The Paris Agreement: Understanding the UN Treaty
The Paris Agreement is one of the most significant international treaties in recent history. Adopted by the United Nations Framework Convention on Climate Change (UNFCCC) in 2015, the agreement aims to limit global warming to well below 2 degrees Celsius above preindustrial levels. It also strives to pursue efforts to limit the temperature increase to 1.5 degrees Celsius.
The Paris Agreement is a legally binding treaty that requires each participating nation to submit a plan outlining their contributions to reducing greenhouse gas emissions. These plans are called Nationally Determined Contributions (NDCs). Each country`s NDC is different and based on its individual circumstances, capabilities, and resources.
The Paris Agreement officially came into effect on November 4, 2016. To date, 190 parties have ratified the agreement, including the United States, China, India, and the European Union. The only country that has actively withdrawn from the agreement is the United States, which was announced by former President Donald Trump in 2017. However, current President Joe Biden announced in January 2021 that the U.S. would be rejoining the Paris Agreement.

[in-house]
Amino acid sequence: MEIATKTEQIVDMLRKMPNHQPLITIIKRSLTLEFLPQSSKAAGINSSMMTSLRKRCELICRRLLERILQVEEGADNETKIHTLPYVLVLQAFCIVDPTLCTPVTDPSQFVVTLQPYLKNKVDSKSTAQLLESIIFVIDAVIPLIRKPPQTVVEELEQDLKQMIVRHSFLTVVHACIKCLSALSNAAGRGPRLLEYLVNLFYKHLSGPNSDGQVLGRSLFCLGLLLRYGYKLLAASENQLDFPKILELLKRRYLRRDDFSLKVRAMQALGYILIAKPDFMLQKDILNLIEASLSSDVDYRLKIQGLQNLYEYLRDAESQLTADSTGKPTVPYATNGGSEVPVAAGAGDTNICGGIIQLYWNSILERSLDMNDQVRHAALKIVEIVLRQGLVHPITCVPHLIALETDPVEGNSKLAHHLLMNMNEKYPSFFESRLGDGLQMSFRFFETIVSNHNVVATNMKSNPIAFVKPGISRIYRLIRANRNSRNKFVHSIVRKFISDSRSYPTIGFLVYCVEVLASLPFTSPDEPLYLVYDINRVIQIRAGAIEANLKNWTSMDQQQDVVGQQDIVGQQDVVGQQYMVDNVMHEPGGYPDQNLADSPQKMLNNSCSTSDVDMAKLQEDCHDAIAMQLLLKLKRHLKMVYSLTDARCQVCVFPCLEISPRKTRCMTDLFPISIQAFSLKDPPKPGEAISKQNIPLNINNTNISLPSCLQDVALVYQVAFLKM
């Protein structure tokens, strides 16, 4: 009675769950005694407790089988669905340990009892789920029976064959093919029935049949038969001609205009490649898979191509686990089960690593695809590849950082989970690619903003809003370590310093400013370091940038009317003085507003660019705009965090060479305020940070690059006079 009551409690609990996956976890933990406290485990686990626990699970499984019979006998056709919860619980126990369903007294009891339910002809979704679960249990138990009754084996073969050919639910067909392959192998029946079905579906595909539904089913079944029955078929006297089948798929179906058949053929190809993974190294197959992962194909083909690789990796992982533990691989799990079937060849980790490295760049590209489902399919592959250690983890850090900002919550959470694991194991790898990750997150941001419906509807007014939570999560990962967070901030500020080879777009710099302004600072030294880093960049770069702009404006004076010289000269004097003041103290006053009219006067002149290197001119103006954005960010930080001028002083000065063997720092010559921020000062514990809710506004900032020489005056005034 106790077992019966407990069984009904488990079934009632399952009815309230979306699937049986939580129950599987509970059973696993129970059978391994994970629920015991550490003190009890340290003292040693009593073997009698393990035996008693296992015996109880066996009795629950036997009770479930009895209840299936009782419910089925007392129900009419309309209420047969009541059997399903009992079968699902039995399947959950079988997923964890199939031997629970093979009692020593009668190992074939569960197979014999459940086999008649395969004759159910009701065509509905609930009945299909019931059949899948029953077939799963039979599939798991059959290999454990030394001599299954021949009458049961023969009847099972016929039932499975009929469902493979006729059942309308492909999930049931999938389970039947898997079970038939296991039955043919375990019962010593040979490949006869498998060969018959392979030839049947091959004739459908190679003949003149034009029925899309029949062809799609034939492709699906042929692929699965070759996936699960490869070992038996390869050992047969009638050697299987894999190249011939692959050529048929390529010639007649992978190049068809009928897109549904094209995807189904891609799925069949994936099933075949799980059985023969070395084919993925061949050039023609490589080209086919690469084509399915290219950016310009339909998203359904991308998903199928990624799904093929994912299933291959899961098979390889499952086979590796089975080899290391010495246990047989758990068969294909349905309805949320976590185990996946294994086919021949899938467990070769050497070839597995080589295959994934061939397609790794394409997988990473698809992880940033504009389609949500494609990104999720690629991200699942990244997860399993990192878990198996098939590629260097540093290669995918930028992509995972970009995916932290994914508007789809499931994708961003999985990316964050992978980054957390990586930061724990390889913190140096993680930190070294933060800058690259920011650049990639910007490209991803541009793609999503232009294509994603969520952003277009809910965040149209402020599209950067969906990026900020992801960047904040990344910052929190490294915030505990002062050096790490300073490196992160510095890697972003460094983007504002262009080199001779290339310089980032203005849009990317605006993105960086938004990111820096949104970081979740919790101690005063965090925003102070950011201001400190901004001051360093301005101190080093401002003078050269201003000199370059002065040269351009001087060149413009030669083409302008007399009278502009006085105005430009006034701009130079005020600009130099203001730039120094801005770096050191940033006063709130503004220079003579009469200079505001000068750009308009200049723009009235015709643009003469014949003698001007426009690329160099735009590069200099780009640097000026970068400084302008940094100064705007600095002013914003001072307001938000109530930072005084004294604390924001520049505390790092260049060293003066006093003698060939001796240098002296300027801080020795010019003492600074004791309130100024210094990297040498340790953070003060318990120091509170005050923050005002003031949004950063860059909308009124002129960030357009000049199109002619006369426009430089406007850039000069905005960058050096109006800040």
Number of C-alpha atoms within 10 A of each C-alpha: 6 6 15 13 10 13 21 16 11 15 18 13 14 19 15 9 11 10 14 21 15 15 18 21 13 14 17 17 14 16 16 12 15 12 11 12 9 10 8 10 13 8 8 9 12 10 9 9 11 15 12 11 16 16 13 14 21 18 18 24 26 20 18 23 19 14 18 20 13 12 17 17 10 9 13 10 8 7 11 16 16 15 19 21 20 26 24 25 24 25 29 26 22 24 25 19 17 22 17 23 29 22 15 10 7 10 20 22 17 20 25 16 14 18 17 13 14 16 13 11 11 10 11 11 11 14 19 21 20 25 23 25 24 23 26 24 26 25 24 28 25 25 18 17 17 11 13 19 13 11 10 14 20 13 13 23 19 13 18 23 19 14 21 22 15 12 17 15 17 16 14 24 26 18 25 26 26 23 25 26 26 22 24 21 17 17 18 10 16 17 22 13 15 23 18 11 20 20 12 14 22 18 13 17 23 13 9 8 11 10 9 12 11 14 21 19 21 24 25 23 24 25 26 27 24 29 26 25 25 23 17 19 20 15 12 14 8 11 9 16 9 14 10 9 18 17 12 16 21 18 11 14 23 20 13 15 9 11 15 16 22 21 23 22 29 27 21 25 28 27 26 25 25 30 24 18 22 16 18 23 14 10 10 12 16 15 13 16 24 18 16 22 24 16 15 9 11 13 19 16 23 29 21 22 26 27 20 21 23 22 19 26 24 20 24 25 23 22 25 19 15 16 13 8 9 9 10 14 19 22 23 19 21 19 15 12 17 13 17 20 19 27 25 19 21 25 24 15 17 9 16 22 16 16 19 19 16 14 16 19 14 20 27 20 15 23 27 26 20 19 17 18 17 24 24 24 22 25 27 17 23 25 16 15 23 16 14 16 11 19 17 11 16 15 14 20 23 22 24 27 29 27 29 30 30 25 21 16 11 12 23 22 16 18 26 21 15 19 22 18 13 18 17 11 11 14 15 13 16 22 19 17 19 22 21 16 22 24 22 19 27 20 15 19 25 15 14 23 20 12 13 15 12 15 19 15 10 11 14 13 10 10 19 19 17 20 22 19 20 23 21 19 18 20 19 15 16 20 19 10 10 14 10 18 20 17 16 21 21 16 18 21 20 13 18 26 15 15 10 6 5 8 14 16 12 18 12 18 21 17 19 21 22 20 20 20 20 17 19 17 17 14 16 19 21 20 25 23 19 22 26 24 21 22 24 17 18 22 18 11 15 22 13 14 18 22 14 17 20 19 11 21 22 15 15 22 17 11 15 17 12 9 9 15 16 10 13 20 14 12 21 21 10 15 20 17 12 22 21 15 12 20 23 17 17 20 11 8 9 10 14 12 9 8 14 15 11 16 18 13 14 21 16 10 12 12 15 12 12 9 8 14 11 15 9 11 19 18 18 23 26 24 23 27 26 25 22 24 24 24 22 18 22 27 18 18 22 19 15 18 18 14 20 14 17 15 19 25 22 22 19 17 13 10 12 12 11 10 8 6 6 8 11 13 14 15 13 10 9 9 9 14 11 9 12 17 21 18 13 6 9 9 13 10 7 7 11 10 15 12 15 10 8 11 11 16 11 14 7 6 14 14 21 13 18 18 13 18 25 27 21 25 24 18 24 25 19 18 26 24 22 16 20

The Paris Agreement has two overarching goals. The first is to keep the global temperature increase below 2 degrees Celsius above preindustrial levels. This is to prevent the most catastrophic effects of climate change, such as rising sea levels, stronger storms, and prolonged droughts.
The second goal is to pursue efforts to limit the temperature increase to 1.5 degrees Celsius. Although this may seem like a small difference, the impact on our planet is significant. A 1.5-degree increase would protect many of the world`s most vulnerable communities and ecosystems, including small island nations and coral reefs.
The Paris Agreement`s success relies on continued efforts from participating nations to implement their NDCs and increase their ambition over time. The agreement is also a catalyst for innovation and investment in low-carbon technologies and sustainable practices. By working together, we can take the necessary steps to ensure a more sustainable future for ourselves and generations to come.
In conclusion, the Paris Agreement is a critical UN treaty that seeks to limit global warming and prevent catastrophic effects of climate change. It requires all participating nations to submit a plan outlining their contributions to reducing greenhouse gas emissions. The treaty has two overarching goals, to keep the global temperature increase below 2 degrees Celsius and to pursue efforts to limit the temperature increase to 1.5 degrees Celsius. The success of the Paris Agreement relies on continued efforts and investments in sustainable practices and low-carbon technologies.